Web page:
Yesterday, I had a moment of intense clarity and deep insight. Zen Buddhists might call this experience seeing one's true nature. Mark Manson might call it waking the f*ck up for a hot minute. To be honest, it was probably a little bit of both.
So, what happened?
After some thinking about and listening to the ideas voiced by my heroes, I looked in the mirror and saw a different person standing there. A powerful, positive, present person with near-infinite potential (excuse the plosives).
Identity is a strange thing. It can remain pretty much unnoticed for years, and be considered an immutable part of the psychological landscape.
However, in that moment, I truly noticed how much my beliefs about who I was had limited my behaviours.
It was a bittersweet realization.
One one hand, I saw how my identity has gotten in the way of potential accomplishments, new experiences and rewarding relationships. I am convinced that these limitations have primarily manifested through a process of self-labelling.
My inner voice has forged a self that is simply not conducive to growth and perseverance. "You're an introvert," it says. "You like solitude where you can better focus (and be more comfortable by being unchallenged)."
"You don't need these stressors. Get rid of them. Give up. Life will be easier and more pleasurable if you avoid obstacles."
On the other hand, I felt unstuck. I knew in that moment that my identity was a narrative imposed on myself through language, a narrative that could be re-written, re-structured, and deliberately constructed to bring the best possible version of myself into existence.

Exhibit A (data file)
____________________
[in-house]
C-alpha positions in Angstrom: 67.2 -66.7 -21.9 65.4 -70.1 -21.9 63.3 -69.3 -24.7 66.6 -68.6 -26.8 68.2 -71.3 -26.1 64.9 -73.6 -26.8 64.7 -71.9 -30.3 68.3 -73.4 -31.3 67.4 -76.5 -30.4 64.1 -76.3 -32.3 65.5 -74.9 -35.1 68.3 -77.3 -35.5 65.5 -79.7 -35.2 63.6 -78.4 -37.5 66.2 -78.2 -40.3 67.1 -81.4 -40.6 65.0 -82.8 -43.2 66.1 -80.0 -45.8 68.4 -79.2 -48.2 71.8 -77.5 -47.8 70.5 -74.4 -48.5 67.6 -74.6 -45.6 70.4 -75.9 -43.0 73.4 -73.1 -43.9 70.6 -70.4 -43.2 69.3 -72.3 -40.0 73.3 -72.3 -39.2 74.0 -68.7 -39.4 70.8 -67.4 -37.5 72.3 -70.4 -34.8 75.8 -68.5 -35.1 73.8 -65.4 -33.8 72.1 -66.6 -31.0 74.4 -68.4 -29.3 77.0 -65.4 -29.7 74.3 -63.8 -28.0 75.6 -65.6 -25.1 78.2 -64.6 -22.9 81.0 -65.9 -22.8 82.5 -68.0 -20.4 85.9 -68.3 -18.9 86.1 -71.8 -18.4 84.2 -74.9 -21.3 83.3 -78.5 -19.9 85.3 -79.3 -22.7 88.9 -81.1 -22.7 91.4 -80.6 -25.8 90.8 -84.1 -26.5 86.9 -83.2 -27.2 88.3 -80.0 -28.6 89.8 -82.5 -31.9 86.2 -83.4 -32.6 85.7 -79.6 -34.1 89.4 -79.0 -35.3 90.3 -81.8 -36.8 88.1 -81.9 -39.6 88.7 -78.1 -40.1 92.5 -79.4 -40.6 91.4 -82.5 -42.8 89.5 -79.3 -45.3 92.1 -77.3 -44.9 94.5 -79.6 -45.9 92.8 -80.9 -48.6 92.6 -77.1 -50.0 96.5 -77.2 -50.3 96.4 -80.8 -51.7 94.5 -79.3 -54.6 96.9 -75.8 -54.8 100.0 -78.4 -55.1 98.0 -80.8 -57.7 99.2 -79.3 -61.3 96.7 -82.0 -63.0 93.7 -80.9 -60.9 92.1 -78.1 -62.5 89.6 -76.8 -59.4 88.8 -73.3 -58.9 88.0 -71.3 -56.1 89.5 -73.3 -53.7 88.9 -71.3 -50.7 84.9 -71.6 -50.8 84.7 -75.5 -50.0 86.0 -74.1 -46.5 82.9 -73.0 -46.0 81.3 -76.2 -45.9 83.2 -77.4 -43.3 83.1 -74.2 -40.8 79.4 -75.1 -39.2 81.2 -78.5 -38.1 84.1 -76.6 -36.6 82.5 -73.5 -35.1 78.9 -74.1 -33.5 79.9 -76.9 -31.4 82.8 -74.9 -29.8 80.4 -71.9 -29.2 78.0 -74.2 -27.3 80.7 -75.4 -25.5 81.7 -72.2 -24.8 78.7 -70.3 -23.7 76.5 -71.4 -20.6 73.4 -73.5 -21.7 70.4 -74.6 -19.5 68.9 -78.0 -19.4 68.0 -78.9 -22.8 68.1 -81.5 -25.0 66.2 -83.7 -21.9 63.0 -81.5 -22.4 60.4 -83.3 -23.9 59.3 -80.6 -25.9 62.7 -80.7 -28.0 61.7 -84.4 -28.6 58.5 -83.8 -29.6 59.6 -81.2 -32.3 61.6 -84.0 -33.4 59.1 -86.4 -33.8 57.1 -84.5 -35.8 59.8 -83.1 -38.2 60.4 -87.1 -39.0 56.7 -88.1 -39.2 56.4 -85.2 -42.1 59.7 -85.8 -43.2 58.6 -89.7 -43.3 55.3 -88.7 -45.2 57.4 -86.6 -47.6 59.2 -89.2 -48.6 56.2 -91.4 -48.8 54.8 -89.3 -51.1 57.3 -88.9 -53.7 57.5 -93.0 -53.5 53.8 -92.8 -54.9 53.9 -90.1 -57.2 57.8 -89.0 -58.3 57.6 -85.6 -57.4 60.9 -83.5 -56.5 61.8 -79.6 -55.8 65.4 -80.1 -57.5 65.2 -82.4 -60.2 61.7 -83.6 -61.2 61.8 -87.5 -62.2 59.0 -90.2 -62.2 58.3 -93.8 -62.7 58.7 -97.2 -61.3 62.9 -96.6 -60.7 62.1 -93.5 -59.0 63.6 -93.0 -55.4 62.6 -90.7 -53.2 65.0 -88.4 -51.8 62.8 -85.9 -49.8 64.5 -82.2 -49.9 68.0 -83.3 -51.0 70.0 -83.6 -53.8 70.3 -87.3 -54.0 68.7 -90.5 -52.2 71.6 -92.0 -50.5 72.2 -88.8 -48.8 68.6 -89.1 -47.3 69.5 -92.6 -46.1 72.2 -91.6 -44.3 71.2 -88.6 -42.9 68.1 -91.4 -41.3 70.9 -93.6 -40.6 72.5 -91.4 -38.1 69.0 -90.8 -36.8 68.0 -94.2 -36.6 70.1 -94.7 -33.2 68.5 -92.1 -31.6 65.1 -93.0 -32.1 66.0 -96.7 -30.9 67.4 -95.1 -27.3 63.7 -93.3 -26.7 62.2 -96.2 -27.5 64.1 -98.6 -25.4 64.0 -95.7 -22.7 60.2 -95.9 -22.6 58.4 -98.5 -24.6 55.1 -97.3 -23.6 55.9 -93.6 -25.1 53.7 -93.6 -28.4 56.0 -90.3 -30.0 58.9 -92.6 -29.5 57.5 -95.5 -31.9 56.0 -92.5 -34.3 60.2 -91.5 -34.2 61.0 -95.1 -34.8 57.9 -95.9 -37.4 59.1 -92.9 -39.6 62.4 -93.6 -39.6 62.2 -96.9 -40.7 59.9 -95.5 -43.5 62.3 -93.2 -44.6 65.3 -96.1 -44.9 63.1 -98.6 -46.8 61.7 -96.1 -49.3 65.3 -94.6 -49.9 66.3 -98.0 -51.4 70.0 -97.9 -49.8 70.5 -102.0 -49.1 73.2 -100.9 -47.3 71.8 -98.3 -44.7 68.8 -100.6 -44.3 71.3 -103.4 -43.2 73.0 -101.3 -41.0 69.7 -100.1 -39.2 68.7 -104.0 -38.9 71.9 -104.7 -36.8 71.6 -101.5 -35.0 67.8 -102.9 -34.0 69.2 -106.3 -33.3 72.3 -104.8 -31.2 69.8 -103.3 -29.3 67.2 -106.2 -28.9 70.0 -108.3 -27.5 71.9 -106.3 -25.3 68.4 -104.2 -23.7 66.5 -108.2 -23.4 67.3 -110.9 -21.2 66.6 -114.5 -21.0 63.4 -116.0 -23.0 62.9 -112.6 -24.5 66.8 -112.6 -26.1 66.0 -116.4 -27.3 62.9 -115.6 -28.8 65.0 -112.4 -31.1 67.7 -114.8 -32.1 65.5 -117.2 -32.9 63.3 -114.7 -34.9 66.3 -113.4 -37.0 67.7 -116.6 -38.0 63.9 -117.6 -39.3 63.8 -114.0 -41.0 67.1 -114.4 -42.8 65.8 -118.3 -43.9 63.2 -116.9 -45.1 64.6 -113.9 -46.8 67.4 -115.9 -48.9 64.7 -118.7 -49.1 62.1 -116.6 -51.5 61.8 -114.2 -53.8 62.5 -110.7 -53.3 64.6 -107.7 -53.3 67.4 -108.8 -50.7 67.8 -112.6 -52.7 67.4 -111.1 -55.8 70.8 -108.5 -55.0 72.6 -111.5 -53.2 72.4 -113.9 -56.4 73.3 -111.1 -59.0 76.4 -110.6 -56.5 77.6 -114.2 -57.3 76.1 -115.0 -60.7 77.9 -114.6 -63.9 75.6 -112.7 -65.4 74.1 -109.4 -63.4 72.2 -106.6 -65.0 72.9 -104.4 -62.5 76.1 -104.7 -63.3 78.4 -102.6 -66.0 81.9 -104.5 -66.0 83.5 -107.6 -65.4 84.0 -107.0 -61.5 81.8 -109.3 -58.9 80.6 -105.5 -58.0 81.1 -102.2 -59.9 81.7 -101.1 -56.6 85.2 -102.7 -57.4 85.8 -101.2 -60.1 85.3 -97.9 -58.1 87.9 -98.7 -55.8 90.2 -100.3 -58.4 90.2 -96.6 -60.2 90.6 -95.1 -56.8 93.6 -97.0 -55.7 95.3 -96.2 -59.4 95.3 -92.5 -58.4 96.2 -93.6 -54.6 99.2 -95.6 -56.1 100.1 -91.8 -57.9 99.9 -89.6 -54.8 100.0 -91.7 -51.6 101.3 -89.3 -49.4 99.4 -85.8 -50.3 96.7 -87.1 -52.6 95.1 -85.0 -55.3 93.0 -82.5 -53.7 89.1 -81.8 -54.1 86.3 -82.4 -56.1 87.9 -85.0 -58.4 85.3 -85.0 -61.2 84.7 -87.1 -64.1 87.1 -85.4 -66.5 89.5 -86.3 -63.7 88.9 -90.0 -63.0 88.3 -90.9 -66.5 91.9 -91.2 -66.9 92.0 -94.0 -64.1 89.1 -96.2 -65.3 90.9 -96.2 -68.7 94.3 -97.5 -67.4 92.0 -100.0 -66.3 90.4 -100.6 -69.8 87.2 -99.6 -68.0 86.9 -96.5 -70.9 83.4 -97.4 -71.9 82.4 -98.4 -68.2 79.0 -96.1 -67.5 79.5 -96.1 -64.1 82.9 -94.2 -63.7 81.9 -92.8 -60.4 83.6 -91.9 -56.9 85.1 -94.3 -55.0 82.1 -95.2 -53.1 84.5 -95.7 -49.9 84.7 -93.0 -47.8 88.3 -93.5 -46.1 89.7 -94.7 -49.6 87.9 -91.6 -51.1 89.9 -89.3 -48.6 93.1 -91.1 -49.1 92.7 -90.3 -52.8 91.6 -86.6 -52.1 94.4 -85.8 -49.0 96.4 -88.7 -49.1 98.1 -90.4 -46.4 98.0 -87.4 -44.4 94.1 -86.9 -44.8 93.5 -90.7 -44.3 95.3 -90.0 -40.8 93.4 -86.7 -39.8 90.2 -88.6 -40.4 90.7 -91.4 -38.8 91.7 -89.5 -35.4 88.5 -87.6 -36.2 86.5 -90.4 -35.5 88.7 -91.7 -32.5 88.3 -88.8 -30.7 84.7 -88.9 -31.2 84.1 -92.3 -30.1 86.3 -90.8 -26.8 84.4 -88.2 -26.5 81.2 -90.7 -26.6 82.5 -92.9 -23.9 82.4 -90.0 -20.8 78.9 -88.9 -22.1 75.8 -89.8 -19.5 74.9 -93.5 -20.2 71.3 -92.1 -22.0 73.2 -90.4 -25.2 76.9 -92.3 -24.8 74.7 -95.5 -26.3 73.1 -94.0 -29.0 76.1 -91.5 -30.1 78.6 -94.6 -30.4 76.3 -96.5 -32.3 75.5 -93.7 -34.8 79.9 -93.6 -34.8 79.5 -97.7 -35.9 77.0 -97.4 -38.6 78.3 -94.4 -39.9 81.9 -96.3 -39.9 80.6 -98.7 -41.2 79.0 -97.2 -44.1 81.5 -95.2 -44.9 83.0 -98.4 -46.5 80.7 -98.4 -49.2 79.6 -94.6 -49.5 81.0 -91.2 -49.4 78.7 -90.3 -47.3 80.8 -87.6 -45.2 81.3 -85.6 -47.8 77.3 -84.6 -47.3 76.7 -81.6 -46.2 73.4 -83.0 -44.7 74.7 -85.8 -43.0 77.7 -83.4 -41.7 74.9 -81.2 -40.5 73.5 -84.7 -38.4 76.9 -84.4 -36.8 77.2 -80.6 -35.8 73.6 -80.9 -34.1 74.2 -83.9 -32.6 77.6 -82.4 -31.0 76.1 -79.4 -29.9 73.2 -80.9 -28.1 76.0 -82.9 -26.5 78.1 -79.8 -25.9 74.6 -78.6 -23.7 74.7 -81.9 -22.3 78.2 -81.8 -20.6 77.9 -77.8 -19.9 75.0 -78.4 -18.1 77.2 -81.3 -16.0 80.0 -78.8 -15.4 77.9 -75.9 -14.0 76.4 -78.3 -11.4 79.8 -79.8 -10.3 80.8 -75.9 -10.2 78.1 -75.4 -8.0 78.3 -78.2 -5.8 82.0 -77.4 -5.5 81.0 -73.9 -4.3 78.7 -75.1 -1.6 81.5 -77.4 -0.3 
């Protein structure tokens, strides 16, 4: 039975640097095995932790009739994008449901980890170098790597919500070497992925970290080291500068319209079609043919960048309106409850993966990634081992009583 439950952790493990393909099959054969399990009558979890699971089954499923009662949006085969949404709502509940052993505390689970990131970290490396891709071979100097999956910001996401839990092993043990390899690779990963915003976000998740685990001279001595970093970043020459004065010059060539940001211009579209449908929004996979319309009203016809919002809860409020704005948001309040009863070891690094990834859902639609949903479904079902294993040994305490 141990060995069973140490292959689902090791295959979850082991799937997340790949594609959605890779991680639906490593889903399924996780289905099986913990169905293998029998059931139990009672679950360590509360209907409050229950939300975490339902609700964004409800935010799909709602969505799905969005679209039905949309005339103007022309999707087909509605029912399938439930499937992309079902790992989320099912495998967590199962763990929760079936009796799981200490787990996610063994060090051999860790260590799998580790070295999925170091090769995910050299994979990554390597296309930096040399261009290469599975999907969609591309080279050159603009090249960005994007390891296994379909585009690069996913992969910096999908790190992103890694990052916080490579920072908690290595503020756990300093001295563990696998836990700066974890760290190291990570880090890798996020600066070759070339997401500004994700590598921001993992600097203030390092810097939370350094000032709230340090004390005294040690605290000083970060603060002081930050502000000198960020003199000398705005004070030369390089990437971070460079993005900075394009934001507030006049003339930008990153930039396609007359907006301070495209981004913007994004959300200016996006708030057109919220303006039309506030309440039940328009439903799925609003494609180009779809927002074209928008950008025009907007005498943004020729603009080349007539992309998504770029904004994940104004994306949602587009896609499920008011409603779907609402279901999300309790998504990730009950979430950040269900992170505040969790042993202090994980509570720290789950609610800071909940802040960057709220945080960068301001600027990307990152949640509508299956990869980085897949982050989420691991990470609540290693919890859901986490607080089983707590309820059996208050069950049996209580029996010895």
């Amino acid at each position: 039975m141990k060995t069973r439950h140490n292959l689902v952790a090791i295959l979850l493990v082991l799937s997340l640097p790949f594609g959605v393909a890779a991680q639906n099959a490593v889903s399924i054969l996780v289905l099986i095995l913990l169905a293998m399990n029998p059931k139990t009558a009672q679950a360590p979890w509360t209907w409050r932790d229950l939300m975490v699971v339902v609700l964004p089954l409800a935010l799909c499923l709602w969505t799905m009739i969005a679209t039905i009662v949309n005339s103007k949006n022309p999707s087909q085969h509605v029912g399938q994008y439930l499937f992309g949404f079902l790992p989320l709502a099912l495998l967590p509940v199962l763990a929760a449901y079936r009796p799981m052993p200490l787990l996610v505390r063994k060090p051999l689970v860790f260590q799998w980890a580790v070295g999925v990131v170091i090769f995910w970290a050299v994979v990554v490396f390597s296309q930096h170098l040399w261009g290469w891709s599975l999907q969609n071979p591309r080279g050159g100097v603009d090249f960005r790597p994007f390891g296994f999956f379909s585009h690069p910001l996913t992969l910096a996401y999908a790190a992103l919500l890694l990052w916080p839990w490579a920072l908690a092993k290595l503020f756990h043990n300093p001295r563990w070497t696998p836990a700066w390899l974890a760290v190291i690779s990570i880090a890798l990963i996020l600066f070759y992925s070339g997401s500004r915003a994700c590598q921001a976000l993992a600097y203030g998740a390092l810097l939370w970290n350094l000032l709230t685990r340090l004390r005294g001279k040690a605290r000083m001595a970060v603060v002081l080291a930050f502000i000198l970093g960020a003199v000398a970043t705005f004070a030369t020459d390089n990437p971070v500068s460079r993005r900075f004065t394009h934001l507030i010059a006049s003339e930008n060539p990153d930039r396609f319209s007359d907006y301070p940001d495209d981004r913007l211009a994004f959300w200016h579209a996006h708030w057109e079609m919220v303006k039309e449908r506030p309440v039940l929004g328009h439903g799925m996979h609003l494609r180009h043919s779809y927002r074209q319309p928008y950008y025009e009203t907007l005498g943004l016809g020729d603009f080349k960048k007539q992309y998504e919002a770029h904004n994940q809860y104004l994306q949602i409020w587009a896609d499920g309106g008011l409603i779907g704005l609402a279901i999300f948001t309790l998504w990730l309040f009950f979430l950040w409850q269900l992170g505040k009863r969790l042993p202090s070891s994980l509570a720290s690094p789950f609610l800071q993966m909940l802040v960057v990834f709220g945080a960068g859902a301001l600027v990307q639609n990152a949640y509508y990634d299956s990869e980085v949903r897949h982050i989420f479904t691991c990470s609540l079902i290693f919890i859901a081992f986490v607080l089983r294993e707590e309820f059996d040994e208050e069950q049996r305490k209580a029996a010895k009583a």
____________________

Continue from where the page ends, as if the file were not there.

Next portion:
In that moment, I saw myself as what Todd Herman calls a "shapeshifter" in this excellent exchange of ideas.
I am not one fixed individual. I am a malleable circle of identities. I can take on the attributes, attitudes and values of my heroes.
In that same video, Todd Herman exclaims that the question "who are you?" is a poor one. It makes us think back to the past and muster up a resume of prior events.
He proposes that we change the question to "What are you?"
Answering that question brings about profound change. You get to decide what stories you tell about what makes you what you are.
Here is a catalogue of questions that I started asking myself:
What are you?
What stories are you telling yourself about your identity? How might they be self-limiting?
How can you re-construct your personal narrative to live the life you want?
What "I have to __________________" sentences do you use?
What "I get to __________________" phrases can you use?
How else can you use language to positively frame your life?